Leo and several others returned to Derby, Vermont in August 1934 to observe a total eclipse of the Sun; Derby was the starting point of the path of totality. Their observing equipment was typical of Leo's homespun resourcefulness: A group of small telescopes and camera mounted on his mother's ironing board, which served as a unified, steerable observing platform. Leo's job was to slowly hand crank the apparatus around its polar axis using a smoked-glass finderscope as a guider. He recalled that he lost the image of the Sun at one point, only to realize that second contact (totality) had been reached, making the Sun invisible through the finder. He quickly recovered and did get to see the Sun's corona and several prominences, which left him with a vivid, lifetime memory.
As it turns out, Leo and his gang were among the few to actually see the eclipse. Further along the path of totality, where scores of teams from major observatories had set up their equipment, clouds had prevented any observations. "We gleefully sent them our eclipse pictures," Leo noted after his team returned to Pittsburgh.
Because Leo had purchased so many mirror blanks from the Corning Glass Works in New York, he and brother Larry were one of only 50 people hand-picked in 1934 to observe the pouring of the 200" objective for the Hale Telescope on Palomar Mountain. Leo was given a chunk of glass from a previously failed attempt to cast this mirror (now on display at Wagman Observatory), and was later invited by Russell Porter to view the final polishing of the mirror while wearing a "bunny suit" protective clothing of the day. Later, Leo was also invited by Porter to tour the new new Palomar Observatory itself.
Leo also traveled to Philadelphia in 1934 to attend the annual convention of the American Association of Variable Star Observers (AAVSO) at the Franklin Institute. He presented a report entitled "The Efficiency of Amateur Variable Star Observers," which was based on a questionnaire he had written and distributed to the AAVSO membership around the country. The famed Dr. Harlow Shapley, Director of the Harvard College Observatory, came up to Leo during a break and asked him, half seriously, to read the same paper to his sometimes sloppy staff at Harvard.
|It would be my pleasure to examine the exhibit of the Amateur Astronomers. Cordially thanking you for informing me of this exhibit, I am|
Leo's prized letter from Albert Einstein
(Scanlon Family Collection; photo reproduction ©David Smith)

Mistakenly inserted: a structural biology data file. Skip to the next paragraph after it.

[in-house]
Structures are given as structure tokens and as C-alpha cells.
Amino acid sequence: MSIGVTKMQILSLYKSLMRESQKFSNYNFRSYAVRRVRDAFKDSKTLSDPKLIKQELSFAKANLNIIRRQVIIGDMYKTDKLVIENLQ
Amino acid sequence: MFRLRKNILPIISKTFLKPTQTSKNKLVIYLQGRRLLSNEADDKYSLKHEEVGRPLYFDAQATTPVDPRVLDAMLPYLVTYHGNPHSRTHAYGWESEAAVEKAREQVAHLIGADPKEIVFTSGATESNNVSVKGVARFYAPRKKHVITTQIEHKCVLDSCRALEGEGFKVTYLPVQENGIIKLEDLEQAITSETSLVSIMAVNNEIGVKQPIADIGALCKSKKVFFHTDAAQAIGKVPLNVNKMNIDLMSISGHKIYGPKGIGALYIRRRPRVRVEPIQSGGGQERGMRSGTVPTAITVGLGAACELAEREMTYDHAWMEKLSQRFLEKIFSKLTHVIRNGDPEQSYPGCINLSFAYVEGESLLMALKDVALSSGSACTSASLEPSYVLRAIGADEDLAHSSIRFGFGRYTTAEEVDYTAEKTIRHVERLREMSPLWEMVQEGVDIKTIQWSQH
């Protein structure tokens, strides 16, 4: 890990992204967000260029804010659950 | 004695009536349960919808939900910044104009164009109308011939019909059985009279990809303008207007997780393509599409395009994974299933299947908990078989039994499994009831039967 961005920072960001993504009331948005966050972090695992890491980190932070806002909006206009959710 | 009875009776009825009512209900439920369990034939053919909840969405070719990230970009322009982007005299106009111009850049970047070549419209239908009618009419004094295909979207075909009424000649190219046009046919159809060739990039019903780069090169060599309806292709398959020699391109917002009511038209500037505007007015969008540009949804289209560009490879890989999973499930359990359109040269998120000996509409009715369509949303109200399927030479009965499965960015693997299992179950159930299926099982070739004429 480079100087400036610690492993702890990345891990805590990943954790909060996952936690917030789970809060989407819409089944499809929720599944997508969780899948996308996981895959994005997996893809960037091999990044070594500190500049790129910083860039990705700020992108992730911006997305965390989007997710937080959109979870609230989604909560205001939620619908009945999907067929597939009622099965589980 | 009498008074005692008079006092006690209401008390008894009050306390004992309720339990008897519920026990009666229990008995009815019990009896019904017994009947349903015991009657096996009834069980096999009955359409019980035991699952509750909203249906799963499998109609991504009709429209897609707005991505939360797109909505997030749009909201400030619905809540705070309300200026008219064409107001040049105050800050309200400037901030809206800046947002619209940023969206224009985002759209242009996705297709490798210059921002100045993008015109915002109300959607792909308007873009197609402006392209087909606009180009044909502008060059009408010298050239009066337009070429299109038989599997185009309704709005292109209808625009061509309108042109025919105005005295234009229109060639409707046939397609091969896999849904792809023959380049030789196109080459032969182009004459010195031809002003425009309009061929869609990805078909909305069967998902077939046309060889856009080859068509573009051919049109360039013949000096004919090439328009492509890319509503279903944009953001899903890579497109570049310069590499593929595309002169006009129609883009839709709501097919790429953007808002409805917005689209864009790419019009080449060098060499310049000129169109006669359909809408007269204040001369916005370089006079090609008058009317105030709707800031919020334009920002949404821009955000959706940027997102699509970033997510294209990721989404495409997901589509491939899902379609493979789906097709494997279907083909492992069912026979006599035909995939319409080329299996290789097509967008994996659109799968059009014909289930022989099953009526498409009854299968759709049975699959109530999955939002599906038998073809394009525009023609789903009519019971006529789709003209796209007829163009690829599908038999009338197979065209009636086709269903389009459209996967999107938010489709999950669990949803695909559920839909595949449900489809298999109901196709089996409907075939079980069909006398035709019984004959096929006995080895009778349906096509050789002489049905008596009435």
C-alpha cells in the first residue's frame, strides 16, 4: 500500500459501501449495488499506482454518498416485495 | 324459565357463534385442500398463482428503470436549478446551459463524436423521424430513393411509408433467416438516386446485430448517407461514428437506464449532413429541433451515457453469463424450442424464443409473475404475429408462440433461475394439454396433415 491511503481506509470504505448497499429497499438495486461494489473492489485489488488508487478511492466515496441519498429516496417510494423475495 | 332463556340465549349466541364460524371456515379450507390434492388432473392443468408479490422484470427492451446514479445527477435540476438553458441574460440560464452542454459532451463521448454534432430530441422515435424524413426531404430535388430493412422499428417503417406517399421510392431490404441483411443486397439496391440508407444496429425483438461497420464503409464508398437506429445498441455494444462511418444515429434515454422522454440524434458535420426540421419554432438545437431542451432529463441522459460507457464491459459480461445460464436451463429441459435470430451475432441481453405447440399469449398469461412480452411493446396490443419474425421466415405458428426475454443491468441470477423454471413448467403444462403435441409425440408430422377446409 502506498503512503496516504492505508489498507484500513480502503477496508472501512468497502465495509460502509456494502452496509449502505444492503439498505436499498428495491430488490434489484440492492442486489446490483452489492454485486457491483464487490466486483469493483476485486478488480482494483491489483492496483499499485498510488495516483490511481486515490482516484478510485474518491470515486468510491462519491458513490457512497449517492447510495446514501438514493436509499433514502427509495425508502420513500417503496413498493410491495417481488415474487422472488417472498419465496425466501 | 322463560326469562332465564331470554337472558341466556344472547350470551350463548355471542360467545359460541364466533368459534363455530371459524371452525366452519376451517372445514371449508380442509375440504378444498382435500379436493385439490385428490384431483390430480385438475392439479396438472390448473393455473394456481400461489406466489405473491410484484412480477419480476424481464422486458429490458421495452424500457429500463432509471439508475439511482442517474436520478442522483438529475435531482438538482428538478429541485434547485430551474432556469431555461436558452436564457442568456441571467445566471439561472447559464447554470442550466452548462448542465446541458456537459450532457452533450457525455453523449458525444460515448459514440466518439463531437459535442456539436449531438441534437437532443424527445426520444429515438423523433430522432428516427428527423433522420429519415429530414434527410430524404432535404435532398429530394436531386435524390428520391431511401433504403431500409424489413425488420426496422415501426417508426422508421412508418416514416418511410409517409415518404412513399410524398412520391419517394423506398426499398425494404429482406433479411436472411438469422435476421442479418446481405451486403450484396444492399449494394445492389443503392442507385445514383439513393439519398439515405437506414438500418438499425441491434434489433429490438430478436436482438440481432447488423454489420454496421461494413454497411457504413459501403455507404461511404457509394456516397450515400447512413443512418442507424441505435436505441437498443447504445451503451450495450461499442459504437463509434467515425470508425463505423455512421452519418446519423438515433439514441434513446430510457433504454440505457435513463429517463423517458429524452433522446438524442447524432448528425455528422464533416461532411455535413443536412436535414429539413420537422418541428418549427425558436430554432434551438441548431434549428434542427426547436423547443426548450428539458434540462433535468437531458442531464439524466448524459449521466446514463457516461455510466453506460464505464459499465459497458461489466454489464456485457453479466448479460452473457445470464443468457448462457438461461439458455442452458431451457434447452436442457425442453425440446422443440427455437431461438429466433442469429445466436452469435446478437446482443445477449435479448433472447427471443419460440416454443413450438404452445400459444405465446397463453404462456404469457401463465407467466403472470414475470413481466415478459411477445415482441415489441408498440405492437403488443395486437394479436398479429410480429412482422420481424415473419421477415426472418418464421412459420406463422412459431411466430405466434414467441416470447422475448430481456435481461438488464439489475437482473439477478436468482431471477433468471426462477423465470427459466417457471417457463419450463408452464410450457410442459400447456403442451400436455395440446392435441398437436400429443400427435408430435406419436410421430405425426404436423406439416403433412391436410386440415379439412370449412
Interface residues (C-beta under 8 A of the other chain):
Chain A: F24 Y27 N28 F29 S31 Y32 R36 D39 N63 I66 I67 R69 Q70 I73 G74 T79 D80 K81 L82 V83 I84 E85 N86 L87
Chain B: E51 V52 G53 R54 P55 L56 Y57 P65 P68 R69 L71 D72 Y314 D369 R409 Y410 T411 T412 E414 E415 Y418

The AAAP secured a booth space (free of charge) for a display on telescope design, construction and testing. Because of the weak economy and slow work, Leo capitalized on the fact that "I had plenty of time to write to amateurs all over the country, telling them of the proposed exhibit ... I also wrote to Albert Einstein, inviting him to see the work of amateurs from the U.S." In that letter, Leo also recalled, "I suggested that if he could visit our booth, it would greatly encourage amateurs to persist in their efforts to popularize astronomy, and gratify them that one so renowned had recognized the significance of their efforts." Einstein replied that he would come if his schedule permitted." (He had been scheduled to give a lecture on mathematics at the convention.) "It is a letter that I still treasure," said Leo many years later (see inset).
"One of the most attractive features in our booth was a technician demonstrating the grinding of a telescope mirror," Leo recalled. "This was noisy enough to cause people to stop and see what was causing it, with the result that there was always a group of about a dozen people watching and questioning the operator. The eight members of our group took turns at this demonstration, not because the work was physically hard, but because the questions were always the same."
In the nearby lecture hall, Einstein had just finished his speech and asked the audience "Where are the astronomers?" Dr. Jordan of Allegheny Observatory stood proudly and said "I am an astronomer." "No, no," Einstein replied, "I want to meet with the amateur astronomers." With that, he was escorted to the large room containing the various demonstrations and displays.
Leo was watching his brother Frank working at the noisy grinding table when the doors burst open and Einstein, escorted by 40 or 50 people, approached the AAAP exhibit. As they walked up, one of the attendants tugged at Einstein's coat and said "Here it is." The great scientist attended the exhibit for about 20 minutes. Leo gave Einstein a demonstration of the great sensitivity of the Foucault or "knife-edge" test of a 6" mirror. First, he rubbed his hands together and held one palm under the light path from the test source; it showed the waves of rising heated air. Next he pressed five finger tips against the mirror under test and noted the five resulting distortion "hills" on the mirror (about 1 wavelength high) that resulted from the heat transferred through his fingertips. According to Leo, Einstein and several others in the entourage were genuinely impressed.
Leo thanks Albert Einstein for visiting the AAAP booth at the 1934 AAS Convention in Pittsburgh
(Scanlon Family Collection; photo reproduction © David Smith)
Toward the end of the visit, Einstein asked Leo about his profession. "I'm a plumber," he said. "Good," replied Einstein, "Can you tell me where the bathroom is?" The famous photo of Leo Scanlon and Einstein was taken by another AAAP member (name not recalled) as Leo was in the process of thanking the great scientist for his time and attention.
That evening, Einstein's unexpected visit to the AAAP exhibit was reported by Lowell
Thomas on his nationally-broadcast radio program.
|Buhl Planetarium||"Eyes of God"|